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Ayala in familiar role at Caribbean Series

SANTO DOMINGO -- From the Yaquis to the Yankees last season, Luis Ayala is familiar with the road he is on now.

A year ago, the right-hander took the mound for Mexico's Obregon squad during the Caribbean Series without a job in the United States and ended up signing a Minor League deal with New York a few days after the round-robin ended.

On Friday, Ayala stepped on the rubber for Obregon again, this time against Puerto Rico's Indios de Mayaguez, and, just like last year, he's in search of one more shot at the big leagues. Whether he gets another chance or not is to be determined. One thing is certain: The veteran is not ready to call it quits anytime soon.

"Fortunately, my participation in the Caribbean Series last year gave me chance at a contract with the Yankees," Ayala, 34, said. "Here I am in the same situation, a free agent again after another year in the Major Leagues having a little bit of a hard time signing. I haven't had any good offers but I'm confident that, God permits, I will get a chance to pitch for a team that will allow me to show my abilities."

Ayala is off to a good start. The veteran was perfect in 1 2/3 innings and picked up the save in Mexico's 2-0 win against Puerto Rico in Friday afternoon's game. On Saturday, Ayala should get another chance to pitch when Mexico (1-2) faces Venezuela's Tigres de Aragua in the matinee, followed by Puerto Rico (1-1) against the Dominican Republic's Escogido squad in the nightcap.

Detroit's Andy Dirks hit an RBI single in the top of the 13th inning to break a 2-2 tie, and Milwaukee's Erick Almonte drove in two more runs to pace the Dominican Republic (2-0) to a 5-2 victory against Venezuela (0-2) in the second game Friday to remain undefeated. Julio Lugo also had a hit for the Dominican Republic in the victory. Almonte drove in three of Escogido's runs in the win.

"I was just waiting on my pitch and did the best I could when I had the opportunity," Almonte said. "We will rest up and come win tomorrow."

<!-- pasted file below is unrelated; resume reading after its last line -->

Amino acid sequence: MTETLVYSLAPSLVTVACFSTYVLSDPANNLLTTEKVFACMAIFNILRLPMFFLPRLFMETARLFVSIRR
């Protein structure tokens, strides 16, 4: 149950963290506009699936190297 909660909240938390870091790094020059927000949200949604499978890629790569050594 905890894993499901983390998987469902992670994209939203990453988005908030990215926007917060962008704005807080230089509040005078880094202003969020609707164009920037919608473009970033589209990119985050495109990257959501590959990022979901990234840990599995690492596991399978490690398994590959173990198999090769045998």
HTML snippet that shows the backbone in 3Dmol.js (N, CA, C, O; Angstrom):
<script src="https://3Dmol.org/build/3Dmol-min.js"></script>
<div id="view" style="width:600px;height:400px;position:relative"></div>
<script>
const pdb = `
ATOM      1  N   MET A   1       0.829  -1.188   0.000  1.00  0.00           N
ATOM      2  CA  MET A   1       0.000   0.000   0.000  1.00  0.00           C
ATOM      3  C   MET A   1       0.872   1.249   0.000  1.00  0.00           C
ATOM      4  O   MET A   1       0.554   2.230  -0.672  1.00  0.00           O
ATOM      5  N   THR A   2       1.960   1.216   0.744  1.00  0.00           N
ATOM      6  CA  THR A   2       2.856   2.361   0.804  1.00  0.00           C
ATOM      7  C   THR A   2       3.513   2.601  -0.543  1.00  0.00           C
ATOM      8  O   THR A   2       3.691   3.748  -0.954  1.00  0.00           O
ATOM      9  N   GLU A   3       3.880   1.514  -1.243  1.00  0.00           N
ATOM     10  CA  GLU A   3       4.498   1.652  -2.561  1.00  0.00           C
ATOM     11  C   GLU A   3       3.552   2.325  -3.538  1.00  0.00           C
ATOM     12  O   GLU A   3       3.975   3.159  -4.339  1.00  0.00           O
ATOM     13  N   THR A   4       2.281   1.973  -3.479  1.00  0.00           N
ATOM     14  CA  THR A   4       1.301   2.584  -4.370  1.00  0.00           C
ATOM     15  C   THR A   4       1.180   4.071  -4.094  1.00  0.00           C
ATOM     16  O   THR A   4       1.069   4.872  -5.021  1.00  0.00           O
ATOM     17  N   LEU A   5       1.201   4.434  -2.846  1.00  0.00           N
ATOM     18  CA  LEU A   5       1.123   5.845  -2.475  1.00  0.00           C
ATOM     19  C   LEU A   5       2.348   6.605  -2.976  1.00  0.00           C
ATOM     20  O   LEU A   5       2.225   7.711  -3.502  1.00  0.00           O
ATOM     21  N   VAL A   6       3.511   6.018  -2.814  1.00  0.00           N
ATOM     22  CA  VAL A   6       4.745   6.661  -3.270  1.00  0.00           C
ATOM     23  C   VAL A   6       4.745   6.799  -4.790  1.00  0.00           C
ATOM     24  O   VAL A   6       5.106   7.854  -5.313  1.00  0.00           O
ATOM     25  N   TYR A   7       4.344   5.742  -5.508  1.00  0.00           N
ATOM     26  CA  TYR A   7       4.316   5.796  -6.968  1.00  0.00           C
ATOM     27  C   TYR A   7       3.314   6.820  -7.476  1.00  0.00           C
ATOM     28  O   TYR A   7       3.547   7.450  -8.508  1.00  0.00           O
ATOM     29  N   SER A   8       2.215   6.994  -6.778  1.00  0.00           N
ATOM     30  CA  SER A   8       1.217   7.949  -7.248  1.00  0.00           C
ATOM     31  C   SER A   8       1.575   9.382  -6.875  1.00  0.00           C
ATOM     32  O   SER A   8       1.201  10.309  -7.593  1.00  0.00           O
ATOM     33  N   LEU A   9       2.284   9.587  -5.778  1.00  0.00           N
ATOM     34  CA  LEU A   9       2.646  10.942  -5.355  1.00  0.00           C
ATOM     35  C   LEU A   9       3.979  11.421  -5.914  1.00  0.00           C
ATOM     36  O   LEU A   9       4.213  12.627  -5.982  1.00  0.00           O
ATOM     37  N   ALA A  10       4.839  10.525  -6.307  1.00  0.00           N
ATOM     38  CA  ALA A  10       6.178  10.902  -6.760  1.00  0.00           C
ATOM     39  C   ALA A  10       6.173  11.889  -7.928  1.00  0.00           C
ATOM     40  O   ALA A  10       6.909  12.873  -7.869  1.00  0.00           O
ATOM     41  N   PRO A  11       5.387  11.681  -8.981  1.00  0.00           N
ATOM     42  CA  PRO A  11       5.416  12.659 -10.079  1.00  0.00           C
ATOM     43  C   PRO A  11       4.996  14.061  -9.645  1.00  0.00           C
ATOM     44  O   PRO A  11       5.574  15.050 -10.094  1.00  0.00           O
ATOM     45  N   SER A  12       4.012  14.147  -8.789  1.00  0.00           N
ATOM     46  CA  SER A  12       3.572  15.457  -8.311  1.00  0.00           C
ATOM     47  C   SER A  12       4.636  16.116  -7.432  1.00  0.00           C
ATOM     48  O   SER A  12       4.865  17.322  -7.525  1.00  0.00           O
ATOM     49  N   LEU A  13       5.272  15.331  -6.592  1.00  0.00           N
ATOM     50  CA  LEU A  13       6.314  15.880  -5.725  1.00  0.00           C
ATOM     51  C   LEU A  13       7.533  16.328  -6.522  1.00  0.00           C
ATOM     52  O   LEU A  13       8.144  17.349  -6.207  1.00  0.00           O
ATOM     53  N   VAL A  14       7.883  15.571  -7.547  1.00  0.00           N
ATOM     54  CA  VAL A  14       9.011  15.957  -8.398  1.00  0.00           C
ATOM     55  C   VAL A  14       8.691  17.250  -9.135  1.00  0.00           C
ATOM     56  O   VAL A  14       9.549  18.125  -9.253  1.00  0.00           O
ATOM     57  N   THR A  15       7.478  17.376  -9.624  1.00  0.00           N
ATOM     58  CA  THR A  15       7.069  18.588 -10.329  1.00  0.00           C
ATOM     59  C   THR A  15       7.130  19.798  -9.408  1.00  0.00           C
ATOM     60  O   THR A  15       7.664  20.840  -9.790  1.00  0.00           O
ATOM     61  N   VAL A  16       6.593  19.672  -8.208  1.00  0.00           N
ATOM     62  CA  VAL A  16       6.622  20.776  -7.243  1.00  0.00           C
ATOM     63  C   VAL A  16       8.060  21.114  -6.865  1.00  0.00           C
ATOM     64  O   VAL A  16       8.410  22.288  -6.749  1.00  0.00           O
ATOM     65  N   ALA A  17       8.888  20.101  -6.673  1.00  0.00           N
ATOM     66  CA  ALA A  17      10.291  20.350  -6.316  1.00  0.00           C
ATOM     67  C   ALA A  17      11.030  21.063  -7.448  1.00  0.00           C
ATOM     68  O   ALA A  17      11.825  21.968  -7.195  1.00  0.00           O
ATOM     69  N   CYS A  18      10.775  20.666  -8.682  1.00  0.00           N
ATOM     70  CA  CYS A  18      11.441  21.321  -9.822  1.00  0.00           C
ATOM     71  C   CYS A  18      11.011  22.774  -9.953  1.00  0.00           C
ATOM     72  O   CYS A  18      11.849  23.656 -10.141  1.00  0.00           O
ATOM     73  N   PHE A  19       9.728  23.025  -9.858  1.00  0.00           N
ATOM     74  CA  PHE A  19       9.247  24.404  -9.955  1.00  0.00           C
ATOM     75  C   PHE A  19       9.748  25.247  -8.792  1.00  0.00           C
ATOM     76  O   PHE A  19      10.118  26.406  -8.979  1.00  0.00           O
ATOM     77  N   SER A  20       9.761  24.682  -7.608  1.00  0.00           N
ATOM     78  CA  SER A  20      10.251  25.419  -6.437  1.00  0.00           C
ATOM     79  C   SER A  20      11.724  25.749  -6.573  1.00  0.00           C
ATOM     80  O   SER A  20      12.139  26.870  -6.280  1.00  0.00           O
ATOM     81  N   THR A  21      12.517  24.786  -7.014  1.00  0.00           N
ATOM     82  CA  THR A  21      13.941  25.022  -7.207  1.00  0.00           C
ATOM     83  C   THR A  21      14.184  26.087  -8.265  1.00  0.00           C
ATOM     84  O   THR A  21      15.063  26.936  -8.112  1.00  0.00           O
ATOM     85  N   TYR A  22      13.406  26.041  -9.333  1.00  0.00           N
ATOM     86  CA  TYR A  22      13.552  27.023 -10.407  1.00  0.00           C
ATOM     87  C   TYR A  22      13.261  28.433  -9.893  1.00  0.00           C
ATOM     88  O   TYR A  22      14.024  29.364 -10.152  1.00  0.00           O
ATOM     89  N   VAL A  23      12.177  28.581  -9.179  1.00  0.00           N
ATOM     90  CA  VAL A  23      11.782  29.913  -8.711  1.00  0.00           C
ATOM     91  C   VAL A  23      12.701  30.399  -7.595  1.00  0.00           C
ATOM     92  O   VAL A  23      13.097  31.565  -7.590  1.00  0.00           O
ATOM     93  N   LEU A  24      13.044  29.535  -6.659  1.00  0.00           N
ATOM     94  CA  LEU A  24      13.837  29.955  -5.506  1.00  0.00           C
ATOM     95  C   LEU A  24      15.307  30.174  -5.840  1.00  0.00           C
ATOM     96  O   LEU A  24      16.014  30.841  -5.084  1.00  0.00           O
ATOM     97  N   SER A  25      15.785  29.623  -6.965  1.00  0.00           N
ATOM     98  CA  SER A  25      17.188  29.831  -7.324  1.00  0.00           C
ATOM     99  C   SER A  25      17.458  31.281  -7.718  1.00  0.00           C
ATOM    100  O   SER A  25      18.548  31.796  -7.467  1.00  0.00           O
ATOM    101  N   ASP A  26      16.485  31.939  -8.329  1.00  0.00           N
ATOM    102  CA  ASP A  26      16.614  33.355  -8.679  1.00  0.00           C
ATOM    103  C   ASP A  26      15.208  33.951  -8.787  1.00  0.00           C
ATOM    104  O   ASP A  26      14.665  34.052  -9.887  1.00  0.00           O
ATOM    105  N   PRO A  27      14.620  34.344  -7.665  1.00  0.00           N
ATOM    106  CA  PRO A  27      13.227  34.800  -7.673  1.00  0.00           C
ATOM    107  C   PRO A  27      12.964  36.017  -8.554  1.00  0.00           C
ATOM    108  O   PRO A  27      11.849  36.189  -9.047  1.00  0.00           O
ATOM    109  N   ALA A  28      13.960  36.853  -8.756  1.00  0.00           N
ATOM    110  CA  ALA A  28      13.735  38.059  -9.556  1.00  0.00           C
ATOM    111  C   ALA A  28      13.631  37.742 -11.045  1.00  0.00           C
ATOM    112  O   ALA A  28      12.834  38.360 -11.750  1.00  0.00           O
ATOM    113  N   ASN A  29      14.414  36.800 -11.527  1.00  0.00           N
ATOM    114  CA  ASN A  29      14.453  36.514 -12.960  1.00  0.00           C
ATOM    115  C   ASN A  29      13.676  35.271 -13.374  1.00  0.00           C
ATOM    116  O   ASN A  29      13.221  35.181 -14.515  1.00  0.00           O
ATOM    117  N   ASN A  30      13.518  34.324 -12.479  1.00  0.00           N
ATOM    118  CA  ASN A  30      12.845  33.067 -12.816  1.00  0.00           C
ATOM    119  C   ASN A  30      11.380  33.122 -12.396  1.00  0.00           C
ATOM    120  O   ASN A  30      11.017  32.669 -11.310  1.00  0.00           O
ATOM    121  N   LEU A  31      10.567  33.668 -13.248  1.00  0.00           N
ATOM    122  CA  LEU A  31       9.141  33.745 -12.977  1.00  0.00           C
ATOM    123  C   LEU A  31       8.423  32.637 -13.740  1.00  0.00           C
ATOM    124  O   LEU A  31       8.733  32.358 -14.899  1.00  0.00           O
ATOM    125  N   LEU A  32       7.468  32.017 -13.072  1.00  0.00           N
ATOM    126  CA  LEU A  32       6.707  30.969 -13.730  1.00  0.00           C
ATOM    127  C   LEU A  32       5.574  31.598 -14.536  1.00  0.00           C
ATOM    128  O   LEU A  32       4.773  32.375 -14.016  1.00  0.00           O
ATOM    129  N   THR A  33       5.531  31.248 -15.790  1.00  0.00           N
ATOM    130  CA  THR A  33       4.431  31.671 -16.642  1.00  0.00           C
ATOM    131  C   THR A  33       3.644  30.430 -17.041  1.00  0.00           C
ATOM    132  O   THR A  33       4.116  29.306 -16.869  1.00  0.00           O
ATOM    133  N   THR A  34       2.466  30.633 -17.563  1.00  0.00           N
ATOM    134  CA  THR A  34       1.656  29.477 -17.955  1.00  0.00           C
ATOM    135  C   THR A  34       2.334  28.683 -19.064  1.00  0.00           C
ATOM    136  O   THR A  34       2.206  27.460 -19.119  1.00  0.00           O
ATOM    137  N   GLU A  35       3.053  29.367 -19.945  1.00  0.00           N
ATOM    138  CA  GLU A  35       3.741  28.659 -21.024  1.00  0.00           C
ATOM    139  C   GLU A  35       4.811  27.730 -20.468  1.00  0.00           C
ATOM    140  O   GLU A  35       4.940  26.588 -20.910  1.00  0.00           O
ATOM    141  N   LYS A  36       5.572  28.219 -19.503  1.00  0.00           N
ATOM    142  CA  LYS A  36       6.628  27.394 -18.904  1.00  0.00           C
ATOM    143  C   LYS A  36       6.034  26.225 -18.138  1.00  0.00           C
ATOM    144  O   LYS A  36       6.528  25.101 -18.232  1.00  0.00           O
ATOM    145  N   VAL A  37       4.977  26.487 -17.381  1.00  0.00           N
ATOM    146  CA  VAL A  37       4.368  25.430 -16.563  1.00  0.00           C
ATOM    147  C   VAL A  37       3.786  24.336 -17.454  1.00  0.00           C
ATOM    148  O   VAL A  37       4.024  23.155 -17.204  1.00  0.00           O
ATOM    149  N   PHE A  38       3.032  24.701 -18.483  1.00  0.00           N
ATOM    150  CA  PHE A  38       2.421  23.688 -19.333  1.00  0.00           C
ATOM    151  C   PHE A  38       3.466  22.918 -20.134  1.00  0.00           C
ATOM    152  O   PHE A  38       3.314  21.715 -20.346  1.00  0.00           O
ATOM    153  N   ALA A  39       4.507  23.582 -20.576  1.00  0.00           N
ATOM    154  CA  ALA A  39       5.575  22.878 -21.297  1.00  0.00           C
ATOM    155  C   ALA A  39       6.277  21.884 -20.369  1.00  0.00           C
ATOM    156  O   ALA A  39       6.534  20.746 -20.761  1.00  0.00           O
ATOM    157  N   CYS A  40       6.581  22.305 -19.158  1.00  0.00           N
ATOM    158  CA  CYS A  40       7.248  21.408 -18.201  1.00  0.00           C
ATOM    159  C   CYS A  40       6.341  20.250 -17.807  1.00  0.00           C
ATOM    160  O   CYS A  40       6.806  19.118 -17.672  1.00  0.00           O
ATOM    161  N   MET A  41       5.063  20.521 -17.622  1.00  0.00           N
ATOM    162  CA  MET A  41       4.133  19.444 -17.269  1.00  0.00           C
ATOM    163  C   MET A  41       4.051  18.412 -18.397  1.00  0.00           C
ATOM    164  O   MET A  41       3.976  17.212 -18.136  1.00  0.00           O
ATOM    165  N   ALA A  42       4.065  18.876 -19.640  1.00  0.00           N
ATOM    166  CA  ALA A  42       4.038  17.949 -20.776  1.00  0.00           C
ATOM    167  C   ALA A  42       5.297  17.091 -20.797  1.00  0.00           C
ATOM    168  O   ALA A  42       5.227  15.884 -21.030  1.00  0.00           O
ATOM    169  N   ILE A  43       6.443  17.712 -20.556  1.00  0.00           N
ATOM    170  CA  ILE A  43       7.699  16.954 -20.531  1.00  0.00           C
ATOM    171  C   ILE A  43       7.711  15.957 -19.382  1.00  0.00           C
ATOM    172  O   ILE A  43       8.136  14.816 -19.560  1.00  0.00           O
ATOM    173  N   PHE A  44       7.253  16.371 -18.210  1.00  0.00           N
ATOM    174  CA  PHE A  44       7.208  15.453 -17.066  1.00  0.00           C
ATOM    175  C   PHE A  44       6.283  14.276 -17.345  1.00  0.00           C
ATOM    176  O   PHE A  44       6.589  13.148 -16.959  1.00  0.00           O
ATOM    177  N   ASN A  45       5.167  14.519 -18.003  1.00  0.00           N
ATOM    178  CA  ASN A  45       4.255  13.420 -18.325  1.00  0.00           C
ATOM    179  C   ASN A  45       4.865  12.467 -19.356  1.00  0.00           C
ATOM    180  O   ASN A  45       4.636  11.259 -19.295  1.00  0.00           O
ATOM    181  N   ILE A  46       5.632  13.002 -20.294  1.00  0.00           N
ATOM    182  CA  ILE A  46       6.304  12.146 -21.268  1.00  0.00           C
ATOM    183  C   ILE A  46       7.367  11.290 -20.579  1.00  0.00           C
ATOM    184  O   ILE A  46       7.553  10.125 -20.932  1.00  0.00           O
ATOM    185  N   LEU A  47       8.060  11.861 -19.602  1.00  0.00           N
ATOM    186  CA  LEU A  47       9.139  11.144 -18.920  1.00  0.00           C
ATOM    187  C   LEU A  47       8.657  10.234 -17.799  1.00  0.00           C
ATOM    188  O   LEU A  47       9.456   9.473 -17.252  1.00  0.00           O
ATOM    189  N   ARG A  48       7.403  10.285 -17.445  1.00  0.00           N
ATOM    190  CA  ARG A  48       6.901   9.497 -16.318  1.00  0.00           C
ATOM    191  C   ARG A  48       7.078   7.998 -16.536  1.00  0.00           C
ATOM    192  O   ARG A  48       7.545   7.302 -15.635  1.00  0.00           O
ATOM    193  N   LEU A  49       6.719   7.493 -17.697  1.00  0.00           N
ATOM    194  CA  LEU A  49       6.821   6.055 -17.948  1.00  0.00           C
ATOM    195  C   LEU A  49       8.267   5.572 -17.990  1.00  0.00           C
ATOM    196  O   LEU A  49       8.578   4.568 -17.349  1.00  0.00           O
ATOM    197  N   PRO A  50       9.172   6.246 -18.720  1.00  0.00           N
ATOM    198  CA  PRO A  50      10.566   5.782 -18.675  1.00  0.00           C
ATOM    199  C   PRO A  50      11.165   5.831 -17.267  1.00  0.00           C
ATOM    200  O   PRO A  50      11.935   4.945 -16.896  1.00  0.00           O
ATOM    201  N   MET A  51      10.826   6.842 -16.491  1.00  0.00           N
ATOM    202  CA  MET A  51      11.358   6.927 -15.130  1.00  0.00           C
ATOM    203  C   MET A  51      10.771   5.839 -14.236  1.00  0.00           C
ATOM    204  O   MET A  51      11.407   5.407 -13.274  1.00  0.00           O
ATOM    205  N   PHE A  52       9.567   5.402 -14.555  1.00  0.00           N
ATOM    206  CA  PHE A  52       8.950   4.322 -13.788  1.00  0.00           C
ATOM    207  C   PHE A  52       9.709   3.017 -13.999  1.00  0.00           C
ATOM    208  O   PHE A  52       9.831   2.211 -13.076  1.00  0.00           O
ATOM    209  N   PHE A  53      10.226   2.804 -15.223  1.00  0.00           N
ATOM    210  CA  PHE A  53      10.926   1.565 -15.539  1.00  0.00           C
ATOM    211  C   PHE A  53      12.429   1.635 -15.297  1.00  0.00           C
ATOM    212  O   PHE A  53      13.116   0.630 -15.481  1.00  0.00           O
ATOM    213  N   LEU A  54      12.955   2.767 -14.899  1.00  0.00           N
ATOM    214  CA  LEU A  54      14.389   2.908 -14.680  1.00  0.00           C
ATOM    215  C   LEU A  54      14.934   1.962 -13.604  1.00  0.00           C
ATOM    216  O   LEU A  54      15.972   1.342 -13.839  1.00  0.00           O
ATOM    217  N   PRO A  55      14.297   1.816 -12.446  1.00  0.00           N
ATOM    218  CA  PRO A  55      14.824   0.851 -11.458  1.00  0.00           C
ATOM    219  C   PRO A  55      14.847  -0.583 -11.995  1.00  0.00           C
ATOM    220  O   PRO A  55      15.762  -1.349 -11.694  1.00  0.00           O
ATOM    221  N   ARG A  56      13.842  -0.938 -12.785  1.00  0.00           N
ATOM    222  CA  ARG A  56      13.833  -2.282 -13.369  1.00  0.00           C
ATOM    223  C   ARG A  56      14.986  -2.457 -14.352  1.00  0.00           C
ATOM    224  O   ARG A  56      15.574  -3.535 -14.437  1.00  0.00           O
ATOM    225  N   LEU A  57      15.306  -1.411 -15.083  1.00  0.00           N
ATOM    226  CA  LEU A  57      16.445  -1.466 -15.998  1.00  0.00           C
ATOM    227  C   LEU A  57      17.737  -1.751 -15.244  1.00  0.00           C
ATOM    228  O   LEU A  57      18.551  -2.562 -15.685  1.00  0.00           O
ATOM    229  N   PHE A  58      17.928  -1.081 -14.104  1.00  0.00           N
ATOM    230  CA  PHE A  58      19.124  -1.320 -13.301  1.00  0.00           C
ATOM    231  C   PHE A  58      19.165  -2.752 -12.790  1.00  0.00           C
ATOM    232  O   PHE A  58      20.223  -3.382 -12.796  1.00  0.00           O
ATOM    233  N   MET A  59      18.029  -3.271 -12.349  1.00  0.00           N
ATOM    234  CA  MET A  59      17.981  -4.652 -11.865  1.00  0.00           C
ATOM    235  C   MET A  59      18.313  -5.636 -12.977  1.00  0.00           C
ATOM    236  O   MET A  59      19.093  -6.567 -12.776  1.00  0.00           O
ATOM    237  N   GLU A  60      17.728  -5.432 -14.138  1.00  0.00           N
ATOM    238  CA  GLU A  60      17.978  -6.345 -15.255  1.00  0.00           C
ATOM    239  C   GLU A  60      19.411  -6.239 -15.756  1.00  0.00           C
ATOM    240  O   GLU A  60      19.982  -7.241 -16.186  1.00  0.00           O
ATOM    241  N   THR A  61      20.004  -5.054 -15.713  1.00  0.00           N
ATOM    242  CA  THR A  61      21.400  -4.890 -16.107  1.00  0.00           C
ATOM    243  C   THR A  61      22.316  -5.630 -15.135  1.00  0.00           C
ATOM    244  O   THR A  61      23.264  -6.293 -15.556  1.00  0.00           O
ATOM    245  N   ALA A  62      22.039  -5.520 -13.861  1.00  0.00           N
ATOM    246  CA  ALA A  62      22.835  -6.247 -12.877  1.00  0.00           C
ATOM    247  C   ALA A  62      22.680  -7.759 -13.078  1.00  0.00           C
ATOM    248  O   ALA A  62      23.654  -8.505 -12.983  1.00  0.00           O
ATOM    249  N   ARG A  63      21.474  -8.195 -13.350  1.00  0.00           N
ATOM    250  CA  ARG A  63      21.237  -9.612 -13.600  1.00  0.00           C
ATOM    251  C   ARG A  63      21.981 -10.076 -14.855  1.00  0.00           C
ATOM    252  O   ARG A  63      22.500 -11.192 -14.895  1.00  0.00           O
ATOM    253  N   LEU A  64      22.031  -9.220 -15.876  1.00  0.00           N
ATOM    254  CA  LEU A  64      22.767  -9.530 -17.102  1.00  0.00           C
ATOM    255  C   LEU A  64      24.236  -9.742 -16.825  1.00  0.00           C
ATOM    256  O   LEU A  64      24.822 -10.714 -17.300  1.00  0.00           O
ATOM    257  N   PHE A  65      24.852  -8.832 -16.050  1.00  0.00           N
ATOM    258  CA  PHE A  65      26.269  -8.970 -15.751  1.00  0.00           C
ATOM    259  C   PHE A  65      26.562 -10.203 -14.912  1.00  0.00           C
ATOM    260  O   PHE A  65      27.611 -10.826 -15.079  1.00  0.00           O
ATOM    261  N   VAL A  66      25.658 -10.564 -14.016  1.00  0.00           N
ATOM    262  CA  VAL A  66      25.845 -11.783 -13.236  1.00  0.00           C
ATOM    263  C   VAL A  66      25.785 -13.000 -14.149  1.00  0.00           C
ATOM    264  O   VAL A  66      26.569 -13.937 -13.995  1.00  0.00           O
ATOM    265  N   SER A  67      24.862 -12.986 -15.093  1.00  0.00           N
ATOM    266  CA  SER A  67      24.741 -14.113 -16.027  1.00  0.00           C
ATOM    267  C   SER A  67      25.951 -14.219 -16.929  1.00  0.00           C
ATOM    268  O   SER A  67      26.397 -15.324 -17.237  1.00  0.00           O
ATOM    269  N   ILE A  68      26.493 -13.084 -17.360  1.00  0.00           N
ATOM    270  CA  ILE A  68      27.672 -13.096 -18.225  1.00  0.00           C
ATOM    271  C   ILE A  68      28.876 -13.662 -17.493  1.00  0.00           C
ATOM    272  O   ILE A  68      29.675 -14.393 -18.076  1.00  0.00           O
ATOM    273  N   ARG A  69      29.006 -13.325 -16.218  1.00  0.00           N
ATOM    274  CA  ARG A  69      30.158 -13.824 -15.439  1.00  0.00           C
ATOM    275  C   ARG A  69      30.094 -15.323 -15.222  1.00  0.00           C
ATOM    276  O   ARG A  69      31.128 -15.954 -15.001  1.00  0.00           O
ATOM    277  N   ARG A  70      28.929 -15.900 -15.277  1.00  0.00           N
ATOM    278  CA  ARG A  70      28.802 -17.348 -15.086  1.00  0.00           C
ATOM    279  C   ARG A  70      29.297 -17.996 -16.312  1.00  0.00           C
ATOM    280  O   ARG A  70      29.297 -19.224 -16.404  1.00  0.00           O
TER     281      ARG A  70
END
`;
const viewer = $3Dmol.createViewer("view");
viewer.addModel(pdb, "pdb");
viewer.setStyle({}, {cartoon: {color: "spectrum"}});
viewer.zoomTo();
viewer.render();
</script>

In last year's Caribbean Series, Ayala pitched five scoreless innings in four games as Mexico's closer. He allowed only two hits and picked up two saves.

The question remains: Can he keep it up this year? Ayala says he can and there is a reason why he is feeling so confident these days. He had an ERA of 0.92 with 12 saves in 19 2/3 innings this winter for Obregon.

"I feel healthy and I feel confident and I feel it's very important to show what you are capable of doing when you are healthy," he said. "I know I can get back to the big leagues. I think my numbers were pretty good when I was with the Yankees. It was a little difficult at the end because of a few ailments, but I'm confident I can do something in [the Major Leagues]."

Ayala was a pleasant surprise for New York last season, finishing with a 2-2 record and a 2.09 ERA in 56 innings for the Yankees. He does not appear to fit into New York's plans for 2012, although there are reports the club has expressed interest in bringing him back. The Astros, Angels and Orioles are also reportedly interested in the veteran.

Changing teams should not be an issue for Ayala. He's pitched for five teams -- Expos/Nationals, Mets, Twins, Marlins and Yankees -- in parts of seven big league seasons in his career. He was originally purchased from Mexico's Saltillo club by the Rockies in 1999 and then bought back by Saltillo two years later.

In 2002, the Expos purchased his contract from Saltillo and he made his debut with them the following season. The right-hander was in Washington's organization until 2008, but was traded to the Mets that year. He has been with six different Major League organizations since 2009.

That said, the uniform Ayala is wearing this week remains the most important.

"This is something that you will never forget, being in the Caribbean Series, and I'm proud to represent Mexico," Ayala said. "This is an event that has a lot of tradition and it's great to compete against the Dominican Republic, Venezuela and Puerto Rico on this level. It's an honor to defend the colors of your country."

Luis Ayala